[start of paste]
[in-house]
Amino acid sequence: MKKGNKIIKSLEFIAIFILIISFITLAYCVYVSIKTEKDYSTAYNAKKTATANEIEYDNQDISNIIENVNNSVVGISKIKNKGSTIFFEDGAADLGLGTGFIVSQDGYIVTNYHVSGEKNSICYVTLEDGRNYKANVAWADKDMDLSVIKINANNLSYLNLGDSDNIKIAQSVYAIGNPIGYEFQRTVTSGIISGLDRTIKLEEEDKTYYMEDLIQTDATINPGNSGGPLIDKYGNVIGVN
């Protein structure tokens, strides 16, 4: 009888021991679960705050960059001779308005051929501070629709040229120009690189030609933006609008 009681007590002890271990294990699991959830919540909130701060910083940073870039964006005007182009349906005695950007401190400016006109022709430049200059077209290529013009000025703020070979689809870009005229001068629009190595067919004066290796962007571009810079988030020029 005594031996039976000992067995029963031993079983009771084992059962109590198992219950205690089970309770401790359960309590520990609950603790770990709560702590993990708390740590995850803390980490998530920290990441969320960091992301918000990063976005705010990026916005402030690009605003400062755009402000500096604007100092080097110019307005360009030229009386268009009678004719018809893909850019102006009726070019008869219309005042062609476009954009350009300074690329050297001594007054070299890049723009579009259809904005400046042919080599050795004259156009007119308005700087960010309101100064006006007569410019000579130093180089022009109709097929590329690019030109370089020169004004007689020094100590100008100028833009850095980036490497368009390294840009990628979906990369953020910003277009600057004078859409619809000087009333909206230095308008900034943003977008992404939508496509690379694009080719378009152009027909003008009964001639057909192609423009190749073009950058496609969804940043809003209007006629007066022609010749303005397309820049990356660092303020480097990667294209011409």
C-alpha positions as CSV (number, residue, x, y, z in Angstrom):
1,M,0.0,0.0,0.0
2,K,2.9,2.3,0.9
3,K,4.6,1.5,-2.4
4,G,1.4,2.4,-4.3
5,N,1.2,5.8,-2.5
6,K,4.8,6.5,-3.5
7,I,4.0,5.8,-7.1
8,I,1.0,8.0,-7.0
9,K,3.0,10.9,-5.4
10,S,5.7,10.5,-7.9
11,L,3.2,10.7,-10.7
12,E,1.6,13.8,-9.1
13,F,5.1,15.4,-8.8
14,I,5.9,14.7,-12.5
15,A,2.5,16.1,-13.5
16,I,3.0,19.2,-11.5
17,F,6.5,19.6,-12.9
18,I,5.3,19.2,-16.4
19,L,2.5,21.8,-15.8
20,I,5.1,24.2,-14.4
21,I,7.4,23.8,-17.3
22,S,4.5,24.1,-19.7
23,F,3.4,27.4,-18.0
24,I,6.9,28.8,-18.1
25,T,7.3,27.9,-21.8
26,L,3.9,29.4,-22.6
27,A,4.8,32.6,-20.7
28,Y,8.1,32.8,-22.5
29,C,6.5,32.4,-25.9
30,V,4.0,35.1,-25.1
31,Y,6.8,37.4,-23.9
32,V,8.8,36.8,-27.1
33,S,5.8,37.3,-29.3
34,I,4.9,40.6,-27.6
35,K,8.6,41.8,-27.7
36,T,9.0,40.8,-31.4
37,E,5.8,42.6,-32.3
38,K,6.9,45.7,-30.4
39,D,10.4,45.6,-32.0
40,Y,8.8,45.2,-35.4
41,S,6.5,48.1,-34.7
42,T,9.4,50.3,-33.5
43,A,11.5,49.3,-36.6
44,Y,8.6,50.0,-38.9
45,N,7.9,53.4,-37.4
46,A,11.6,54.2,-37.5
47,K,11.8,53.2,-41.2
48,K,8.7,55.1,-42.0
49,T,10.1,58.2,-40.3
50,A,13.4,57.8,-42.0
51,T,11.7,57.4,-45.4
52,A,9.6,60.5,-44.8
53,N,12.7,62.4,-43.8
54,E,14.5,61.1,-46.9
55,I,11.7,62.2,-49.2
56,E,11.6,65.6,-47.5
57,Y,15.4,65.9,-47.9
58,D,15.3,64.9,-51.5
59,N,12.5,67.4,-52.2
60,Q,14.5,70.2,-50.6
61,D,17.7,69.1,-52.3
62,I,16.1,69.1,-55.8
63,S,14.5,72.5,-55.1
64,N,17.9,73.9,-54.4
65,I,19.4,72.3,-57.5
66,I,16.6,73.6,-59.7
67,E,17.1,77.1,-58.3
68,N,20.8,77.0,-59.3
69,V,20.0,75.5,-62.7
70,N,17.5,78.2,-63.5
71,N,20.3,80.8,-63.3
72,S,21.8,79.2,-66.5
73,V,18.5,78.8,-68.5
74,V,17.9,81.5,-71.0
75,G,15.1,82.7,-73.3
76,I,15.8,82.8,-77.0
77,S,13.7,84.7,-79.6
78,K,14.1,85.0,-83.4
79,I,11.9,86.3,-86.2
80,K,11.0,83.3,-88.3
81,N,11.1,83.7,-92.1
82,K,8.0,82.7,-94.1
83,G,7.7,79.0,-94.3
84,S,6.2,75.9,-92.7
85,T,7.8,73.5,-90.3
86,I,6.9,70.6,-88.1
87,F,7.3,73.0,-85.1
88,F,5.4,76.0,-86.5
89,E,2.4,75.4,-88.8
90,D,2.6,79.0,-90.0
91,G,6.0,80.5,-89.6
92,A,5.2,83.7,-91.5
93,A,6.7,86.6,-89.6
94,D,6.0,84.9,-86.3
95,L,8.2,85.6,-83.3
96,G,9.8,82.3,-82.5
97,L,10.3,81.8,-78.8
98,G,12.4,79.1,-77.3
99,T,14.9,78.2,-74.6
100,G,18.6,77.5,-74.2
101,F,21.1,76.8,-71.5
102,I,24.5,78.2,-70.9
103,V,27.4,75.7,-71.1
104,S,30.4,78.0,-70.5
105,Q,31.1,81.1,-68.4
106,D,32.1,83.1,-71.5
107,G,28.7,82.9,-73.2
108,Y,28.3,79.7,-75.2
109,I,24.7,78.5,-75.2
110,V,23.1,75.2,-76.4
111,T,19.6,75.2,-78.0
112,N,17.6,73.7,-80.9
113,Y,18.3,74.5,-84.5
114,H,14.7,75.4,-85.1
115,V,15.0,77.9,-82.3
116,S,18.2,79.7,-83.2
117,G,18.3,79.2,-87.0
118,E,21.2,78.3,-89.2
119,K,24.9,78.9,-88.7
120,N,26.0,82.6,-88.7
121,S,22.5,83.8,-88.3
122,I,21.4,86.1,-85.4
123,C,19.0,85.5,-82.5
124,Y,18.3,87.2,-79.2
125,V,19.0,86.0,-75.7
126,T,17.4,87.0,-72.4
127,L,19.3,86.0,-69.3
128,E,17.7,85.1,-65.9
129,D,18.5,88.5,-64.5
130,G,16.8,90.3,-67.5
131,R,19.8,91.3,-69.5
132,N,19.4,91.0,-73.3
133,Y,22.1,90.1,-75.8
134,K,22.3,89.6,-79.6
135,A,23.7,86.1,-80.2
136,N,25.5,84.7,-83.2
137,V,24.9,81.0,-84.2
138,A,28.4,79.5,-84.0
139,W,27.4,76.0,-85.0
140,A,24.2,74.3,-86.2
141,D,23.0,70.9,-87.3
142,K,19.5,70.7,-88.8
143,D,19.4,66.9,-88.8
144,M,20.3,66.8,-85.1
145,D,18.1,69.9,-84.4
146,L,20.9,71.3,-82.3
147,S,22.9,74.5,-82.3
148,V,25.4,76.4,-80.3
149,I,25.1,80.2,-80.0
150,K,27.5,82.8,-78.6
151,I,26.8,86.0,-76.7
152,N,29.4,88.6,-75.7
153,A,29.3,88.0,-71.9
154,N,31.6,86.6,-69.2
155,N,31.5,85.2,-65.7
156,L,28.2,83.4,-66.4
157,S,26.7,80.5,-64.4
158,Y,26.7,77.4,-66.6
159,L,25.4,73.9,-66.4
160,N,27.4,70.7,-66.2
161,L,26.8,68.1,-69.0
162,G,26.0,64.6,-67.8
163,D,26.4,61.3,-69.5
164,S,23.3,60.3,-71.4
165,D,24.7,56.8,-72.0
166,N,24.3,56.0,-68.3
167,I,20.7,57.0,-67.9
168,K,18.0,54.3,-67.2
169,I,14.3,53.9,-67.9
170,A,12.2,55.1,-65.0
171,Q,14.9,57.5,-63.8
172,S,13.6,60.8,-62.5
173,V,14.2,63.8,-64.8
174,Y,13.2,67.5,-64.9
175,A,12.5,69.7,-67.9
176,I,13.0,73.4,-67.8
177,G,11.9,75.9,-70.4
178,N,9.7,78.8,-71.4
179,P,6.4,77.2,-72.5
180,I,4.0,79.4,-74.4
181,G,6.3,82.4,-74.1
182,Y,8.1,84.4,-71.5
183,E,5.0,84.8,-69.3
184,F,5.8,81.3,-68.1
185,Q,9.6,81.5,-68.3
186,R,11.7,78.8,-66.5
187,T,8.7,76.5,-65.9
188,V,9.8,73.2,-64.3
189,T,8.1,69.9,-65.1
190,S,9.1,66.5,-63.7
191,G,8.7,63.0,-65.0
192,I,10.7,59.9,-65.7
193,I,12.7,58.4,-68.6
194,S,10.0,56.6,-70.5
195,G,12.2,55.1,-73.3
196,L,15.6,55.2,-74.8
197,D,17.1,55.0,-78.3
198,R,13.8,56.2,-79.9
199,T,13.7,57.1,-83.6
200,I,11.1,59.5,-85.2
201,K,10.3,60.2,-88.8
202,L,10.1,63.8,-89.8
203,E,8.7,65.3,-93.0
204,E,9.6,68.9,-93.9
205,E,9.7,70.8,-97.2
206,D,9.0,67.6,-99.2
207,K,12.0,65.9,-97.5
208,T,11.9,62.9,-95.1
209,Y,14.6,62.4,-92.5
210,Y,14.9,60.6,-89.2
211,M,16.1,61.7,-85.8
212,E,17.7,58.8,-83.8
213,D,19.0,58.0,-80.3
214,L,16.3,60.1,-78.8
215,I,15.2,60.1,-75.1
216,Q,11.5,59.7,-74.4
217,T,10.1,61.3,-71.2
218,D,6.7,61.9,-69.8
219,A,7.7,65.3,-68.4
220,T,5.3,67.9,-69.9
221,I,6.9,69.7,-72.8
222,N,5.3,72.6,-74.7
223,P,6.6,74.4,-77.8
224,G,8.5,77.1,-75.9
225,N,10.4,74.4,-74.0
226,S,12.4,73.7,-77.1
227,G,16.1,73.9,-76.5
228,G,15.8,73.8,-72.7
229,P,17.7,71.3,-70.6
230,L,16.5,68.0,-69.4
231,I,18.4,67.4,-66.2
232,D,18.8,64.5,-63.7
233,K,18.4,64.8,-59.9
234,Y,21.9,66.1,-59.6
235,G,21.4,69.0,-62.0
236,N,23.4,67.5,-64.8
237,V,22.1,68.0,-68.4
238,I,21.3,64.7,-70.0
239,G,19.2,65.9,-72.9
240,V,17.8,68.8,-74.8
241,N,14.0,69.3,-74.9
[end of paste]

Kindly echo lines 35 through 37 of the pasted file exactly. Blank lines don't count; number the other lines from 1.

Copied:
31,Y,6.8,37.4,-23.9
32,V,8.8,36.8,-27.1
33,S,5.8,37.3,-29.3